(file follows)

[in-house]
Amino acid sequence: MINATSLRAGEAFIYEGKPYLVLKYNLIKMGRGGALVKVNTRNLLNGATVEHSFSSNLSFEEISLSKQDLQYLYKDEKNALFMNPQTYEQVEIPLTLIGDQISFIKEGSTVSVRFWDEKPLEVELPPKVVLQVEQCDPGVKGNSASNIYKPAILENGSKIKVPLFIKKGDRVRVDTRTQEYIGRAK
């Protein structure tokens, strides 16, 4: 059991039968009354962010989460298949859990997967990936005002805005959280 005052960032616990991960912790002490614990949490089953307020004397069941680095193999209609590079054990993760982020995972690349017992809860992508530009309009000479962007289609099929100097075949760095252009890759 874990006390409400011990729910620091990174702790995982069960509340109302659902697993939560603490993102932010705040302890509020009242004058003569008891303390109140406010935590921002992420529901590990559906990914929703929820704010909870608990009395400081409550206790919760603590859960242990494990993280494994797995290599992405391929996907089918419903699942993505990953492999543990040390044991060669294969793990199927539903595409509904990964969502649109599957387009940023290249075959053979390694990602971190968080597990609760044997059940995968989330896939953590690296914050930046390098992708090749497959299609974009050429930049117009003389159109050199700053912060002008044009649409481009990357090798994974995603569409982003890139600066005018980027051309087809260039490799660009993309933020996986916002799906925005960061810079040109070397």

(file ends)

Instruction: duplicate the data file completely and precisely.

[in-house]
Amino acid sequence: MINATSLRAGEAFIYEGKPYLVLKYNLIKMGRGGALVKVNTRNLLNGATVEHSFSSNLSFEEISLSKQDLQYLYKDEKNALFMNPQTYEQVEIPLTLIGDQISFIKEGSTVSVRFWDEKPLEVELPPKVVLQVEQCDPGVKGNSASNIYKPAILENGSKIKVPLFIKKGDRVRVDTRTQEYIGRAK
């Protein structure tokens, strides 16, 4: 059991039968009354962010989460298949859990997967990936005002805005959280 005052960032616990991960912790002490614990949490089953307020004397069941680095193999209609590079054990993760982020995972690349017992809860992508530009309009000479962007289609099929100097075949760095252009890759 874990006390409400011990729910620091990174702790995982069960509340109302659902697993939560603490993102932010705040302890509020009242004058003569008891303390109140406010935590921002992420529901590990559906990914929703929820704010909870608990009395400081409550206790919760603590859960242990494990993280494994797995290599992405391929996907089918419903699942993505990953492999543990040390044991060669294969793990199927539903595409509904990964969502649109599957387009940023290249075959053979390694990602971190968080597990609760044997059940995968989330896939953590690296914050930046390098992708090749497959299609974009050429930049117009003389159109050199700053912060002008044009649409481009990357090798994974995603569409982003890139600066005018980027051309087809260039490799660009993309933020996986916002799906925005960061810079040109070397």